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Posted 17 Oct 2011

C# Polymorphic types conversion with Generics

, 17 Oct 2011 CPOL
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C# Polymorphic types conversion with Generics

Polymorphism has been the interviewer's delight for ages. I have been taking interviews for quite some time. And ever since I started preparing questions on C# Polymorphism, I have been getting surprises. To prepare interview questions, I try writing code, verify it and then twist the code snippet to make it "interview-able".

This blog is to highlight some of the surprises that I have got while preparing the questions.

The motive of this blog is to highlight tricky points to keep in mind while writing overloaded Functions with Generic parameter.

To explain the concept, I'll start with this short code snippet and would like readers to predict the output without scrolling down to answer.

Code 1

If you know the output and the reasoning behind it, then you may leave the rest of blog as you probably are a better expert than the rest of my audience.

And if you are still reading this line, it means you are searching for the answer. You will definitely get to know the answer, but before I reveal it, I would like you to guess the output of the below code:

</a />

Code 2

If you could get the output of the above snippet, then you are one of my category who too will be surprised to see the output of my first problem statement.

And if you couldn't guess the below shown output, it means you need to develop deeper understanding of C# Type conversion and probably this post is of better help than mine:

Output 2

So finally if you are the filtered one, who is eager to know the answer, then please get yourself ready to get surprised by the answer below:

Output 1

Surprise surprise...

  1. Generic is called for 2 instead of short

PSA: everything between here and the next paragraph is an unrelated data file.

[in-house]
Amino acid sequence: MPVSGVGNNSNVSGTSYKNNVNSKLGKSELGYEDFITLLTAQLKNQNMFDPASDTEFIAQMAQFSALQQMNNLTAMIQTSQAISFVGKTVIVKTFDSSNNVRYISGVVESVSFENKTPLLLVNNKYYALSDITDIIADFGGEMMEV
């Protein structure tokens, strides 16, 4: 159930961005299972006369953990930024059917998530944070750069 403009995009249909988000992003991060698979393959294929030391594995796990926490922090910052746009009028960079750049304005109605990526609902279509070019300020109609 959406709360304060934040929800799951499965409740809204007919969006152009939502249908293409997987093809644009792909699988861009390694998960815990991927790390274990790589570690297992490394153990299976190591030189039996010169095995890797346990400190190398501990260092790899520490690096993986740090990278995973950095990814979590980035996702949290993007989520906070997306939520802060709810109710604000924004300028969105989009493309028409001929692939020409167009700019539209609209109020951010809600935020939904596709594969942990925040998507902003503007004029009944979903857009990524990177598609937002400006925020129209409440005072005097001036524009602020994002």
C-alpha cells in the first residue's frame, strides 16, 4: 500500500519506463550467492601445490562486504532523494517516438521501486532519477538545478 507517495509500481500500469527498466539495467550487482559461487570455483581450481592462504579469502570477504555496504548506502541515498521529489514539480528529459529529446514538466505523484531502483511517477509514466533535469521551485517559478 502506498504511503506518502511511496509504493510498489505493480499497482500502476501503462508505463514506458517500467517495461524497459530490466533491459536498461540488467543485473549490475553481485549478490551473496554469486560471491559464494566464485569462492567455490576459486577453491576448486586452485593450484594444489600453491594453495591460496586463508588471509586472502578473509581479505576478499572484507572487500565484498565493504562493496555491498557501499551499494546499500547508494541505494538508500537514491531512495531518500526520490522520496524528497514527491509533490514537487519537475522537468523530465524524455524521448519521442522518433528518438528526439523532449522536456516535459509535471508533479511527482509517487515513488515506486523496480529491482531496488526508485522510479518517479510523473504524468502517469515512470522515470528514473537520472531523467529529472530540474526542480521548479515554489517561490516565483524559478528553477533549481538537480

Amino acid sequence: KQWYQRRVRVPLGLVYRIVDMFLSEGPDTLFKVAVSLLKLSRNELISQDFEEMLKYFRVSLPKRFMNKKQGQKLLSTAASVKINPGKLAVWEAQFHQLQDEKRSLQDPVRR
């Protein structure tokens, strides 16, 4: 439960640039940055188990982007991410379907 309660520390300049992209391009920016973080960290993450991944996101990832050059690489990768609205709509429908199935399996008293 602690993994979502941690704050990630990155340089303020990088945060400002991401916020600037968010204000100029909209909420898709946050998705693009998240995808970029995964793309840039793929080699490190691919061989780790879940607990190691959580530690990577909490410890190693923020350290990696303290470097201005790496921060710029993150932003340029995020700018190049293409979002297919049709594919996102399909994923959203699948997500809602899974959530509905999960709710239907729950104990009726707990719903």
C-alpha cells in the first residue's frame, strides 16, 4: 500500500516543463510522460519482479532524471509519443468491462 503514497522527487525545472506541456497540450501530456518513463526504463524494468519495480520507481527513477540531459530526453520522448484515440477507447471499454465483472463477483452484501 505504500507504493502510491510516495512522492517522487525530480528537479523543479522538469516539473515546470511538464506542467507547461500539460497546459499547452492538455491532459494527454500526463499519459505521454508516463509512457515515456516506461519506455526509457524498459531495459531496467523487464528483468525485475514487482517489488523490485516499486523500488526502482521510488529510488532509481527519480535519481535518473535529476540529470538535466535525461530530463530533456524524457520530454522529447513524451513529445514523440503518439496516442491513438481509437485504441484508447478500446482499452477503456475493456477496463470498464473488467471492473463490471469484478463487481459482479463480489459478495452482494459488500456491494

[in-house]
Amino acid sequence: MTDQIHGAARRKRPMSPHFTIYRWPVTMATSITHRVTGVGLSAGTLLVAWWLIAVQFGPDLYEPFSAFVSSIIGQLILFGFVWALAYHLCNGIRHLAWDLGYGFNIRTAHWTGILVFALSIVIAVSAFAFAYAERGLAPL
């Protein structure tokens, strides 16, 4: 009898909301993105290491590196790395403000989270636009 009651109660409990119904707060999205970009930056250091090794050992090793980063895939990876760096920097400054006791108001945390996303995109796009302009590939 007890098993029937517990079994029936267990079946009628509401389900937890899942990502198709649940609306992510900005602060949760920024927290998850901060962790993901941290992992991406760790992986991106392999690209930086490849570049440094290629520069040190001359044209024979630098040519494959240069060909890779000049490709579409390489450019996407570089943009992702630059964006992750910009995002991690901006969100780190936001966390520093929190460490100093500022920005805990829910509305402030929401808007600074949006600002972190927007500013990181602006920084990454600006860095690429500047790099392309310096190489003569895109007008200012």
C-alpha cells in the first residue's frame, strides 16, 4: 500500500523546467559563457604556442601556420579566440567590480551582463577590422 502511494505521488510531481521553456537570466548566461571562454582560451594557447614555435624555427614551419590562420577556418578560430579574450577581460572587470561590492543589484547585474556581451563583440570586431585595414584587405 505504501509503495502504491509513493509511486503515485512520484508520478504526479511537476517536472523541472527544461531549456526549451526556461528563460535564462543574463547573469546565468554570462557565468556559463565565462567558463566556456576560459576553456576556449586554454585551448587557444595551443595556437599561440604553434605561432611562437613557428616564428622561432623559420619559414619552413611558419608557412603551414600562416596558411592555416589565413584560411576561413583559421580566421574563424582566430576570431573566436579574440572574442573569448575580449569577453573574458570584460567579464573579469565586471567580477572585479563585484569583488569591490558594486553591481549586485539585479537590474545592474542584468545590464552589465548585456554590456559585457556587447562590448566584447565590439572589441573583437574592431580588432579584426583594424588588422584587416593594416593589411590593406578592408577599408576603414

2. String is called for "s" instead of generic

The question that comes to mind is:

  1. If 2 was considered as Short in our second code, why was it considered as generic in the first code?
  2. Why string was not considered as Generic?

The answer to both these questions is the same. It's the way the C# compiler resolves the ambiguity. The compiler always considers any literal digits as integers (Int32 to be specific) while calling a function until and unless the digit is type casted to other compatible type.
The other point to note is, the compiler tries to do an implicit conversion before doing any boxing unboxing. This is the reason, 2 was downcasted to short and was not boxed to object in our second example.

So the order of precedence is:

  1. Exact type match (This is the reason why string argument was called with string function and not generic)
  2. Generic Match (This is why 2 was called with Generic and not short in our first example)
  3. Implicit conversion match (This is why 2 was called with short in our second example)
  4. Boxed conversion match (Note that there is no provision of implicit unbox match, so you cannot call an integer function with boxed int argument).

Another interesting observation is, in the second code, the short version is called for -32768 to 32767. As soon as we provide any integer outside this range (say 32768), object version gets called. Obviously, this is in line with our order of precedence as no implicit conversion exists to convert 32768 to short.

Hope this was useful. Please feel free to leave relevant feedback.

Happy coding.



This article, along with any associated source code and files, is licensed under The Code Project Open License (CPOL)


About the Author

Ankush Bansal
Software Developer (Senior)
India India
No Biography provided

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